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OIL AND GAS
BHP to expand U.S. onshore work, though output falters
by Daniel J. Graeber
Washington (UPI) Jul 20, 2017


U.S. oil field development extends into 2018 on the back of increased spending, but total petroleum production falters on field maturation, BHP Billiton said.

Onshore U.S. production for the Australian energy and mining giant is expected to decline because the development of new activity won't be enough to offset natural decline from existing assets. Nevertheless, CEO Andrew Mackenzie was bullish about the potential for offshore work and onshore exploration and production.

"The recently approved Mad Dog phase 2 project will extend low-risk oil volumes as supply tightens while in the near-term, onshore U.S. development activity is to increase with up to 10 rigs planned for the 2018 financial year," he said in a statement.

The company holds a 23.9 percent stake in the Mad Dog project in the U.S. waters of the Gulf of Mexico, a program controlled by British energy company BP. Production by 2022 is expected to be around 140,000 gross barrels of crude oil per day.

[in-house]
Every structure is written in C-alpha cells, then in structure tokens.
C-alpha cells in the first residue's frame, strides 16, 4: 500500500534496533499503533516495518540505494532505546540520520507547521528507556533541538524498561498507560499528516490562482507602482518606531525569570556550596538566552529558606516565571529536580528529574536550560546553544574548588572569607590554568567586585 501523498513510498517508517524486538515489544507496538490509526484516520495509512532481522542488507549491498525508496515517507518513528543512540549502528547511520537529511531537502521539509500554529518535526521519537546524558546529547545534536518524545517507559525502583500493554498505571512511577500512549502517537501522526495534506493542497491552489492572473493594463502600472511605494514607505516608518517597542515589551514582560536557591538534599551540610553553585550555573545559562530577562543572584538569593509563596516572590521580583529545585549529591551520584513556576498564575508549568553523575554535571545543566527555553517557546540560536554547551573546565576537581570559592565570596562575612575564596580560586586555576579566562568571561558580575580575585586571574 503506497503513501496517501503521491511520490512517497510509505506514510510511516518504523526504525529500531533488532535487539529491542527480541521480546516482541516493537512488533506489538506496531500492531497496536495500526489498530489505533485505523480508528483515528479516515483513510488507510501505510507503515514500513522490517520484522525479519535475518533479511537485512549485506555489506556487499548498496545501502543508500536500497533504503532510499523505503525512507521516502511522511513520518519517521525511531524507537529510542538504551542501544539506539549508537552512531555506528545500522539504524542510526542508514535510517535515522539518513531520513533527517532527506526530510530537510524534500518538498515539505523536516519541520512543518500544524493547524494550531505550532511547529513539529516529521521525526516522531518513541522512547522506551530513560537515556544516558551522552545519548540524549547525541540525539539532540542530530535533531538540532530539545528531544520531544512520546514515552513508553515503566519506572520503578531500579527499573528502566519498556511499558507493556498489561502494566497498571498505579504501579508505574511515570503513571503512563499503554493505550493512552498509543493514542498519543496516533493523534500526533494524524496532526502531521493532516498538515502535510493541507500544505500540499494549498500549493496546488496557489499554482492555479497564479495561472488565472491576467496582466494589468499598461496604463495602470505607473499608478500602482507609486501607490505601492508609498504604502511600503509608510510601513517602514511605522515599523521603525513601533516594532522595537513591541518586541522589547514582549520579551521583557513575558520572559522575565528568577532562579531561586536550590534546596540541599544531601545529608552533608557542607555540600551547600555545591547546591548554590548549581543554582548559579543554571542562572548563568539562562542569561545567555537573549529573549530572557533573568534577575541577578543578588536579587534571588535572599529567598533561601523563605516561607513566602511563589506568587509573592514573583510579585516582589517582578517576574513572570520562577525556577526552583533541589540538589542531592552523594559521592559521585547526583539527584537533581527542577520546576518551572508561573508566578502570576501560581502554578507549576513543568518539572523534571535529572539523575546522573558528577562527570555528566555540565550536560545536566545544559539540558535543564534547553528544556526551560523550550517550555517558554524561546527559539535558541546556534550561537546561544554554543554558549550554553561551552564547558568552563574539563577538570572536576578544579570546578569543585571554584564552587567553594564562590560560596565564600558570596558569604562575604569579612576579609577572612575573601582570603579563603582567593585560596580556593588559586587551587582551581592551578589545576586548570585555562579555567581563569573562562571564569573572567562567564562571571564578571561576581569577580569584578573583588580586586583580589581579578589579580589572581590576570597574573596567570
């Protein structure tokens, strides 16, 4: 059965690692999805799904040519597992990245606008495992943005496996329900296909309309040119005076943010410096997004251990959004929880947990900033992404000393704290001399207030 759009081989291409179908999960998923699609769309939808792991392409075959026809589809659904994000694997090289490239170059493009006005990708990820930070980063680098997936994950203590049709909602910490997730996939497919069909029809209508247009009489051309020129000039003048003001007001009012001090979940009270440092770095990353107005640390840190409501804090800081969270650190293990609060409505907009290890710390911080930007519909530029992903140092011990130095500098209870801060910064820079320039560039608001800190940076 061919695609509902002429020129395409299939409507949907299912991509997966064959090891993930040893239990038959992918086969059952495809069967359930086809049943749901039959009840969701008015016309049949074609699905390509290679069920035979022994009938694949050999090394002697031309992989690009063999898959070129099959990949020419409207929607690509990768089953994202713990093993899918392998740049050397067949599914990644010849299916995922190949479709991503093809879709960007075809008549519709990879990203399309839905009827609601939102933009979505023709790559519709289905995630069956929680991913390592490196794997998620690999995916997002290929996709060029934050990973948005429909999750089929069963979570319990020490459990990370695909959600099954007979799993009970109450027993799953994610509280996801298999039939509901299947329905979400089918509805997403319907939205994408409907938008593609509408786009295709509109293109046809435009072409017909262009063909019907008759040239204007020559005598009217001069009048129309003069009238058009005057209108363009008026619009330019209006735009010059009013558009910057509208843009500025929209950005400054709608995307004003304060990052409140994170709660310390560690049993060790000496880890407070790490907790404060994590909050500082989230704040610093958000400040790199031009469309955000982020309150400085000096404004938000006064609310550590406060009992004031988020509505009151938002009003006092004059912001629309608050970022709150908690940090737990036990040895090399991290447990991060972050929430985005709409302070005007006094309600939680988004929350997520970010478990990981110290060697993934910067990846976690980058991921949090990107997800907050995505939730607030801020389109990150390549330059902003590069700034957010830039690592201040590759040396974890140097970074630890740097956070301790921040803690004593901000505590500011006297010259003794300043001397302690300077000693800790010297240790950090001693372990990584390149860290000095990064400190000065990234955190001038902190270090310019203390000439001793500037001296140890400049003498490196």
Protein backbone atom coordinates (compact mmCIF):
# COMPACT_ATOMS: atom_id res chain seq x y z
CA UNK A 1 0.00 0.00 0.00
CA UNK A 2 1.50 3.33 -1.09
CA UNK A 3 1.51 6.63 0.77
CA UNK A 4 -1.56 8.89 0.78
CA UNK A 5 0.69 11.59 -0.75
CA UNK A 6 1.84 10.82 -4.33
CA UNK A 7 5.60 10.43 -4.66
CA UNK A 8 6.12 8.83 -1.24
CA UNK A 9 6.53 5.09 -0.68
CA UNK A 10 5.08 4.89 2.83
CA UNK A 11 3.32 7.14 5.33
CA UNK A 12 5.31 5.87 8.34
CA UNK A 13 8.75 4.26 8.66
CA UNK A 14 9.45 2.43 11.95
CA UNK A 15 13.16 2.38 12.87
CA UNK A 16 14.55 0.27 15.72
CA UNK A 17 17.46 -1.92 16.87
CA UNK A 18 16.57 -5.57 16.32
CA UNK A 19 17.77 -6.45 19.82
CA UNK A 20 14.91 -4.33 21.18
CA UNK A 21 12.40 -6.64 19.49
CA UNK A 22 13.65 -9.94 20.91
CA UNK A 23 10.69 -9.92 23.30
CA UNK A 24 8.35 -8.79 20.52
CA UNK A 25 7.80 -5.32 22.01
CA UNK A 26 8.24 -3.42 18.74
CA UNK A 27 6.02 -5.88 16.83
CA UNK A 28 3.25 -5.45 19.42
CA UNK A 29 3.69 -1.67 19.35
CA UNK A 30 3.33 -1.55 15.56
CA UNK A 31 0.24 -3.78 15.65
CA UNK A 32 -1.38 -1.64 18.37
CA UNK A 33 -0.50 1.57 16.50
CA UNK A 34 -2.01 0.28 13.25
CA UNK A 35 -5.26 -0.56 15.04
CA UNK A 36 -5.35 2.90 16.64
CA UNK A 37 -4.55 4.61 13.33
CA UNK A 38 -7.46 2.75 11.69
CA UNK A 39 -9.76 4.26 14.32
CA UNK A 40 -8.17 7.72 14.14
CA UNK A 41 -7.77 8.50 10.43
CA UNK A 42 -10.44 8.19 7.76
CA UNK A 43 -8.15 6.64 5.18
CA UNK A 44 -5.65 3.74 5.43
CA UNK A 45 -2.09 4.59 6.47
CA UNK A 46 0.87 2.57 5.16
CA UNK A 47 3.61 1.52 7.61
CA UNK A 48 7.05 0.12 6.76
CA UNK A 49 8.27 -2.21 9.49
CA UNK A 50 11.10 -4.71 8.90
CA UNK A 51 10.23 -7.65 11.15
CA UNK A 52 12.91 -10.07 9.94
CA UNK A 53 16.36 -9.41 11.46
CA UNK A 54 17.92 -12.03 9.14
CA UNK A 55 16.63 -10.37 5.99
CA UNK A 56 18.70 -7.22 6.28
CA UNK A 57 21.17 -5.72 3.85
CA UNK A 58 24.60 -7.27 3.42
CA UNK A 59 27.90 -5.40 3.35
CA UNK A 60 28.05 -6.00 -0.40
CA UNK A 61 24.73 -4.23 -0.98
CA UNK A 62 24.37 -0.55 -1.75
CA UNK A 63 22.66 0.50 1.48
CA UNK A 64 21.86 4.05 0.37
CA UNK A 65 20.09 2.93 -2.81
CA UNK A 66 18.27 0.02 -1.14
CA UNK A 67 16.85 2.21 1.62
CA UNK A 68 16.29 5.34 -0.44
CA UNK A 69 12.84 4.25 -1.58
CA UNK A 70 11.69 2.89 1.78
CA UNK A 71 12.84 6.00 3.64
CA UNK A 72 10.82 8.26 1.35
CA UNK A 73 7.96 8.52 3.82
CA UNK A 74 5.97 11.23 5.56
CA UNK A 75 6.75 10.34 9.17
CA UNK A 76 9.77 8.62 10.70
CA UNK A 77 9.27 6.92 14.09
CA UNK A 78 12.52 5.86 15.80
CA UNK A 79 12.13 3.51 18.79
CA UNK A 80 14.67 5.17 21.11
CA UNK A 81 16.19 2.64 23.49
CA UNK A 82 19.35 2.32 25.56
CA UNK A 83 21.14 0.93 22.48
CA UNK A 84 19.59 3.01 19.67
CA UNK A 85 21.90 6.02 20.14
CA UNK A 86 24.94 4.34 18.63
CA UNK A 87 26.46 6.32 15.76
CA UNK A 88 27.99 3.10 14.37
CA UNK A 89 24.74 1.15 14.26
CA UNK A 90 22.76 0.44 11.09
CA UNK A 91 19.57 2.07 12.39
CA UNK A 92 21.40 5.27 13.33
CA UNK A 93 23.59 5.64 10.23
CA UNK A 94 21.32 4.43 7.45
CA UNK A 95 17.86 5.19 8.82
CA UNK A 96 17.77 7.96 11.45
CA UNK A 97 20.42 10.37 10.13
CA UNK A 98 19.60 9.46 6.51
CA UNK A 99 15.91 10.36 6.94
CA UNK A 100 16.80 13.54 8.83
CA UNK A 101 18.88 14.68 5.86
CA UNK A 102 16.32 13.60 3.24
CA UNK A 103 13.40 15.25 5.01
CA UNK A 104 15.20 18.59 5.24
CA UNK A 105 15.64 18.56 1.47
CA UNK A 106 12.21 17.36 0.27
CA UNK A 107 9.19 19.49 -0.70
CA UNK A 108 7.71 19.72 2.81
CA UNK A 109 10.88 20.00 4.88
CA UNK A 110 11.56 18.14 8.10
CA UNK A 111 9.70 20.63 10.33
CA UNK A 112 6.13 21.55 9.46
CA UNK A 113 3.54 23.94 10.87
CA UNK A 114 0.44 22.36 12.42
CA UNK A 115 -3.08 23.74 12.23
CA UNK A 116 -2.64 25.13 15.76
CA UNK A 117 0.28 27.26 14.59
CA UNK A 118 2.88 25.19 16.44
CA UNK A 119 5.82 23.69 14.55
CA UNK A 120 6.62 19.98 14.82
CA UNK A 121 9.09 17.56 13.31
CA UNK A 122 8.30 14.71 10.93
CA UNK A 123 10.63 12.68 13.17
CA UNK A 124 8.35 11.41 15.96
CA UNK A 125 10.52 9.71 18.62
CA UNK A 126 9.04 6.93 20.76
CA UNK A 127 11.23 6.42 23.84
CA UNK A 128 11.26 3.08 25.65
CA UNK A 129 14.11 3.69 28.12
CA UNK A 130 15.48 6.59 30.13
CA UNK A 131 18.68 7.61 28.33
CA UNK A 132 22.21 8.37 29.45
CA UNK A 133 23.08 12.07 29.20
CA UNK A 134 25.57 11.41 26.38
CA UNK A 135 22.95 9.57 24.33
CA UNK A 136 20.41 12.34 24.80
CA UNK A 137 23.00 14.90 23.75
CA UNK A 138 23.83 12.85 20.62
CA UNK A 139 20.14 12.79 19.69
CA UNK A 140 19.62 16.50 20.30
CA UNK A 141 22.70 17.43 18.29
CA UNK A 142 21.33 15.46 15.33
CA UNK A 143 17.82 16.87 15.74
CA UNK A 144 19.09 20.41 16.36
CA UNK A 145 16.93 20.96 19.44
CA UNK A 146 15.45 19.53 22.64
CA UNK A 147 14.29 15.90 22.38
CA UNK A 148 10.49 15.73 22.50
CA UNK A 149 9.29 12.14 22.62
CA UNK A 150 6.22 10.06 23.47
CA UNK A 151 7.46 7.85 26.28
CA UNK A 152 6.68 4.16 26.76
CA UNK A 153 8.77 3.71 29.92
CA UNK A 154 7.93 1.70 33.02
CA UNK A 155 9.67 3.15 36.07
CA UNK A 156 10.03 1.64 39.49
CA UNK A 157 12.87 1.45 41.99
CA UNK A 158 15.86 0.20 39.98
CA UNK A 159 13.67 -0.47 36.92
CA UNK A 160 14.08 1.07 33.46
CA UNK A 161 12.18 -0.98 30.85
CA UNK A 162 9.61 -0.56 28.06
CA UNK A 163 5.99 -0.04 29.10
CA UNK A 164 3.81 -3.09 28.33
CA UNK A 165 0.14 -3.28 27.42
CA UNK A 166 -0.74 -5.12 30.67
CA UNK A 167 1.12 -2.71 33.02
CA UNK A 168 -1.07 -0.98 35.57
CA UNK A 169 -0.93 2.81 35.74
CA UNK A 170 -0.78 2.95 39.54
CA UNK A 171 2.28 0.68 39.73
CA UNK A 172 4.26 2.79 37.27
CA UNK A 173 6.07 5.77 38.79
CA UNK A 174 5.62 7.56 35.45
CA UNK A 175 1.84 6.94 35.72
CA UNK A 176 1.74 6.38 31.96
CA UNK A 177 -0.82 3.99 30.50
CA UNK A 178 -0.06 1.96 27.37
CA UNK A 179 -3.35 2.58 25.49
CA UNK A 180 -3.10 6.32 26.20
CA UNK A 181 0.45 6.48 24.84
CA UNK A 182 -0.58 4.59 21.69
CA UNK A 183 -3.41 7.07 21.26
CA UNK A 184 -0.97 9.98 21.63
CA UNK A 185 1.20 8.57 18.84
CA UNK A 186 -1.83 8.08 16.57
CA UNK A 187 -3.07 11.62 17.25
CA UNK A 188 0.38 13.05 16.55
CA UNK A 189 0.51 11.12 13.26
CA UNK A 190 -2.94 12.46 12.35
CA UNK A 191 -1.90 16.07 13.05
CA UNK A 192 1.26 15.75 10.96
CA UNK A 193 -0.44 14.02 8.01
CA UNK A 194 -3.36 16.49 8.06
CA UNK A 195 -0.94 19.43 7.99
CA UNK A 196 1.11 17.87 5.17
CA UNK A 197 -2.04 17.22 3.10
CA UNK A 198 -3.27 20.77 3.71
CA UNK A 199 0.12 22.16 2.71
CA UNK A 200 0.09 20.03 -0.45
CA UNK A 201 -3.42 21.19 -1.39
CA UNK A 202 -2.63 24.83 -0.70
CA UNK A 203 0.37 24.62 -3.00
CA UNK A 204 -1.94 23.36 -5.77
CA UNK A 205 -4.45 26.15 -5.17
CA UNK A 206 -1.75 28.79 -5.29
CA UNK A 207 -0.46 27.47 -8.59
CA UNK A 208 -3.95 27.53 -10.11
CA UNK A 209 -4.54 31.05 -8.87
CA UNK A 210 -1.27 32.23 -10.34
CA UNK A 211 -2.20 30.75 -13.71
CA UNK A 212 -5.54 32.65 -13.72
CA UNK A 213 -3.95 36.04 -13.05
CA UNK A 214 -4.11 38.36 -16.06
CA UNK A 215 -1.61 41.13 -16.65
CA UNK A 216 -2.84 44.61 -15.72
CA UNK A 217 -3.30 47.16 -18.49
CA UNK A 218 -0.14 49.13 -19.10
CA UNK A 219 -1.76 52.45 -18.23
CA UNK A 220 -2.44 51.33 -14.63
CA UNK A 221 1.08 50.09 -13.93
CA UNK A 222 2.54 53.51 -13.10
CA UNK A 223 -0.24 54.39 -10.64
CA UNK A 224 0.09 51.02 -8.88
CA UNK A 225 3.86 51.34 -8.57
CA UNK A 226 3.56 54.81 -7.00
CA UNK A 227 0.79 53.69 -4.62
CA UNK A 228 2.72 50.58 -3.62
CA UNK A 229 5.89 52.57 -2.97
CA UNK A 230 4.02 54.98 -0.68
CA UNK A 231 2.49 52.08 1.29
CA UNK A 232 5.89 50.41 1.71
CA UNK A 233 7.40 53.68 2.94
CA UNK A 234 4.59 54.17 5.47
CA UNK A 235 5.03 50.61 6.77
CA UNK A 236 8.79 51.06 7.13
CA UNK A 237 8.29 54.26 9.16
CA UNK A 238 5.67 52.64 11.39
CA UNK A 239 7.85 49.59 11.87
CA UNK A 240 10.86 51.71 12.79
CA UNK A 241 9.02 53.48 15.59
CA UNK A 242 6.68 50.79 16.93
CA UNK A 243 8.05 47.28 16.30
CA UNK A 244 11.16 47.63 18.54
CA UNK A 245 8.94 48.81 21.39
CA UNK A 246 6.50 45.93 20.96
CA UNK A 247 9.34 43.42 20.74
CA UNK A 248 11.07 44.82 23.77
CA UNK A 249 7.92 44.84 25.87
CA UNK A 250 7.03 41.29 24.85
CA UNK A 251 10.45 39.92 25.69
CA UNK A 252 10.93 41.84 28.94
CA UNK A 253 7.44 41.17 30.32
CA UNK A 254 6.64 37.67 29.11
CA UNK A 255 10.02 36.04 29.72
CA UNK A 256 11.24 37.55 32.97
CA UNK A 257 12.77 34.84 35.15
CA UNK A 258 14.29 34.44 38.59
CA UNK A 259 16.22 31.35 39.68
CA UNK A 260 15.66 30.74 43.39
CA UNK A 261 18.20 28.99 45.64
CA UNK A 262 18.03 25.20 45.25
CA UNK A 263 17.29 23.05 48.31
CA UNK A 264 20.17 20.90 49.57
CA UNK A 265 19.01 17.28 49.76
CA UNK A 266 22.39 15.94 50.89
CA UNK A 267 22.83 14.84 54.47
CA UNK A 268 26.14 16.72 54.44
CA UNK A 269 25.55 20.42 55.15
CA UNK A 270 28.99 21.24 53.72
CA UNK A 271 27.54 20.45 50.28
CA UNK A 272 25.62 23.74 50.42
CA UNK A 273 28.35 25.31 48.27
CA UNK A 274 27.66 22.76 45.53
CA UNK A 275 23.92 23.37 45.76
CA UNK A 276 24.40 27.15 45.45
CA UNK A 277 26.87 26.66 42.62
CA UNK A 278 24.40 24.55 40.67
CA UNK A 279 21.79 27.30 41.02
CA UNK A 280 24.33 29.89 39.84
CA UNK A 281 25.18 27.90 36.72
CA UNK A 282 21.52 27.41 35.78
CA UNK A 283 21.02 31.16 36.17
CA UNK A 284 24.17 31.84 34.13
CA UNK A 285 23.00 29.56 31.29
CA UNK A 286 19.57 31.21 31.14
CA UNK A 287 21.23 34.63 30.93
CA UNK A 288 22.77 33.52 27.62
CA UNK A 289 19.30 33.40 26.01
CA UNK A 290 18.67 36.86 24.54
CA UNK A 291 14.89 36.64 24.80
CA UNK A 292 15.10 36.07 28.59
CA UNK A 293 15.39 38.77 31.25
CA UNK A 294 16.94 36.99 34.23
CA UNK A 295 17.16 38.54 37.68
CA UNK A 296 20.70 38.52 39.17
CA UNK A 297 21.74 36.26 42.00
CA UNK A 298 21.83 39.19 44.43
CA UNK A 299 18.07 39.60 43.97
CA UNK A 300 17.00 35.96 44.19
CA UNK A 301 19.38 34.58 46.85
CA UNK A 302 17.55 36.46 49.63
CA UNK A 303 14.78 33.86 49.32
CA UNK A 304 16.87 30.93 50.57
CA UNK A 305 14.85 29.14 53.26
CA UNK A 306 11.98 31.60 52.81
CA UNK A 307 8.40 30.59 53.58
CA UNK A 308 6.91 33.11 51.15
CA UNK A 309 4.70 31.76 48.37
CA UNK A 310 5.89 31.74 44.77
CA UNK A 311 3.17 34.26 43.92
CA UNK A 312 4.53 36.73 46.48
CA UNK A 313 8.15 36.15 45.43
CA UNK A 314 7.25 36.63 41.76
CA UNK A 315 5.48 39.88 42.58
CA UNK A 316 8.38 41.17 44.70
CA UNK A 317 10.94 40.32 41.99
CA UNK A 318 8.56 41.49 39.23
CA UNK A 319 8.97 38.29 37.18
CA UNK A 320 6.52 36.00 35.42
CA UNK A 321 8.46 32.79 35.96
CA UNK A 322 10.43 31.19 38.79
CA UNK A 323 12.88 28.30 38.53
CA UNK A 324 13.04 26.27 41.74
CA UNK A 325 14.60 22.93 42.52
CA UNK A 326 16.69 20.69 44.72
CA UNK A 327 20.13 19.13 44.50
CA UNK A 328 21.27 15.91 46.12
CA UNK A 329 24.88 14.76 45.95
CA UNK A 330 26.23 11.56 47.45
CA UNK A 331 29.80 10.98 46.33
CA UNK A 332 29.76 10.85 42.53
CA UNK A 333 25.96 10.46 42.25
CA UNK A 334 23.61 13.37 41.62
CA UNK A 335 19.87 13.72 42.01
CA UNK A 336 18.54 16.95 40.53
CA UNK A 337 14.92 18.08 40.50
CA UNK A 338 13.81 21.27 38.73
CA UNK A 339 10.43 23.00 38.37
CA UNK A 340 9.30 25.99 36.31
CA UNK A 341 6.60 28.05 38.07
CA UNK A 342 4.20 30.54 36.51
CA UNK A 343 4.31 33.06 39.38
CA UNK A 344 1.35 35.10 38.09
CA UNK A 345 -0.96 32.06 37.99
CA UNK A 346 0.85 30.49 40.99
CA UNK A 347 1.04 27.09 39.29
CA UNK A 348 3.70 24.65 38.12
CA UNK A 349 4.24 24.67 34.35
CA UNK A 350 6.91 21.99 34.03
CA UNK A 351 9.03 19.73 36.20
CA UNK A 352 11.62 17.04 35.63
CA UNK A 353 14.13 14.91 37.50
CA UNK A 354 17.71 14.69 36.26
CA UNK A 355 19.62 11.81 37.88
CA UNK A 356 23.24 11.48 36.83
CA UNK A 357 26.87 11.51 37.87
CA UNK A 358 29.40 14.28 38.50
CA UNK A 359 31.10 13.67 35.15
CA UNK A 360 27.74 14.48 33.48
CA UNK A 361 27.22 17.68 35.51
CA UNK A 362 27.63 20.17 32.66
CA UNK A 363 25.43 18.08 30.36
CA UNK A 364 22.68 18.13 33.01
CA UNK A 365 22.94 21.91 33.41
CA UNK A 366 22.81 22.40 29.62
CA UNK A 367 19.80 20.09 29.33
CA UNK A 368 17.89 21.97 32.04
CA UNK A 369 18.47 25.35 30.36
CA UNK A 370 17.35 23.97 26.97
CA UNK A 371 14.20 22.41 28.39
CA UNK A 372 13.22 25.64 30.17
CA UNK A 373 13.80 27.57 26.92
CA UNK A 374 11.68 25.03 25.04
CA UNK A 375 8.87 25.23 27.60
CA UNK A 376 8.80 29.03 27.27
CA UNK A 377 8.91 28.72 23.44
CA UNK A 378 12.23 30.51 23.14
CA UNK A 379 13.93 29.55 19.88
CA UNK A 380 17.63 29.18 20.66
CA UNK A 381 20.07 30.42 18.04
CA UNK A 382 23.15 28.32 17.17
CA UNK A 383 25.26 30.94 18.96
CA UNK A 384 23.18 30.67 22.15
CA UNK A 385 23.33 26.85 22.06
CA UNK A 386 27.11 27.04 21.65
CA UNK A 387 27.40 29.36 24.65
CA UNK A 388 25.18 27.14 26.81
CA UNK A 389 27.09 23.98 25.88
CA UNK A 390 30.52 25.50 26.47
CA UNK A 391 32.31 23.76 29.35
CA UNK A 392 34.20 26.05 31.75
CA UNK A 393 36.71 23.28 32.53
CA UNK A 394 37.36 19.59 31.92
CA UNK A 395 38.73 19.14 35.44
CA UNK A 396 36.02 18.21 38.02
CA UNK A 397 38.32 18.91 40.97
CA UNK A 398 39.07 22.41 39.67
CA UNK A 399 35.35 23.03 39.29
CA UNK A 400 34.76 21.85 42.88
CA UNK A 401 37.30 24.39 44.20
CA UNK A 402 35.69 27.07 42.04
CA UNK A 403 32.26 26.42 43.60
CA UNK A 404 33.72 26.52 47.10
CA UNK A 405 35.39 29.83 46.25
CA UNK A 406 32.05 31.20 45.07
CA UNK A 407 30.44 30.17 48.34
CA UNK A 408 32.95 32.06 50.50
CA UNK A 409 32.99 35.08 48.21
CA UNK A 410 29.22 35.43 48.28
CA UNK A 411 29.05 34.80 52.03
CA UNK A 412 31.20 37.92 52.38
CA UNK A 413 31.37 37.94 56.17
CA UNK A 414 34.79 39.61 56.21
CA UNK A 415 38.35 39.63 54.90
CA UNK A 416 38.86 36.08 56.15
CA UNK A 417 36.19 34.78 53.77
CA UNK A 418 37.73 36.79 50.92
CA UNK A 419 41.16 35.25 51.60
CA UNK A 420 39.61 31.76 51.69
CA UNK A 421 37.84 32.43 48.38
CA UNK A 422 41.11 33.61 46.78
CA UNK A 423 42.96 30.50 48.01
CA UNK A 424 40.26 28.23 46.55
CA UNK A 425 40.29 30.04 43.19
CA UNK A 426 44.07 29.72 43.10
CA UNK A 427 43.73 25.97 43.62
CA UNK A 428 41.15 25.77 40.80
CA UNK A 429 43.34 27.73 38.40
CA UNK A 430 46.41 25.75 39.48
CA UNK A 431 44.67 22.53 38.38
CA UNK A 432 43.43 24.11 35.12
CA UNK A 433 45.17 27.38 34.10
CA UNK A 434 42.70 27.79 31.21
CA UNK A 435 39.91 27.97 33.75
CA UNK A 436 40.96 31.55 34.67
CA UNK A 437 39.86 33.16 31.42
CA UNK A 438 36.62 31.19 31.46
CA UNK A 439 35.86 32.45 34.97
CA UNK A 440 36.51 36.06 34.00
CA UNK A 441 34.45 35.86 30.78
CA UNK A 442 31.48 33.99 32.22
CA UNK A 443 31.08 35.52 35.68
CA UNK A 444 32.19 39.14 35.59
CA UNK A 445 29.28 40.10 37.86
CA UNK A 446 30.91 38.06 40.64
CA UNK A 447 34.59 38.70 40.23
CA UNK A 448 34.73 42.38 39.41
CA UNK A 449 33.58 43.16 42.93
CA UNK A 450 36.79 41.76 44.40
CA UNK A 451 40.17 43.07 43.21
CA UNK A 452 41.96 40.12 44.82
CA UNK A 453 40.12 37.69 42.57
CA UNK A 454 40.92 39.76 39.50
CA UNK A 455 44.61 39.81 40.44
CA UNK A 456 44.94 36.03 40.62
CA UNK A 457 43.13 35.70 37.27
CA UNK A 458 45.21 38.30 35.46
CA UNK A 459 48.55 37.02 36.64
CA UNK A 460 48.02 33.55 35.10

In April, BHP dismissed a push by managers at hedge fund Elliot Associates and Elliot International, which hold minor shares in the company, to split off its U.S. oil division in order to unlock tens of billions of U.S. dollars in shareholder value.

In its latest statement, the company said the expanded rig program could contribute to as much as 35 percent of its petroleum production growth by 2019. Capital spending, meanwhile, declined by 41 percent from last year to $1.5 billion. For next year, the company said it would spend $2 billion, with the majority of that going toward shale basins in the United States.

The company said it expected to produce about 208 million barrels of oil equivalent for full-year 2017, with the majority of that coming from offshore programs. That's a 13 percent decline from last year.

As Mackenzie expressed optimism about the road ahead in February, Bank of America- Merrill said the price for Brent crude oil, the global benchmark, could average $59 per barrel during the second half of 2017. The price for Brent was around $49 per barrel early Wednesday and BHP said it expected an average realized price for oil at $48 per barrel for the year.

BHP Billiton is the fourth-largest iron ore producer in the world and expects more output next year.

OIL AND GAS
Sucking up spilt oil
Washington DC (SPX) Jul 18, 2017
Spilt crude oil has repeatedly polluted and even destroyed marine ecosystems. An effective measure would be to remove spilt oil slicks by absorption into a separable solid phase. As Indian scientists now report in the journal Angewandte Chemie, congelation of the oil to a rigid gel within impregnated cellulose and scooping the particles out is possible. Marine oil spills are disasters that ... read more

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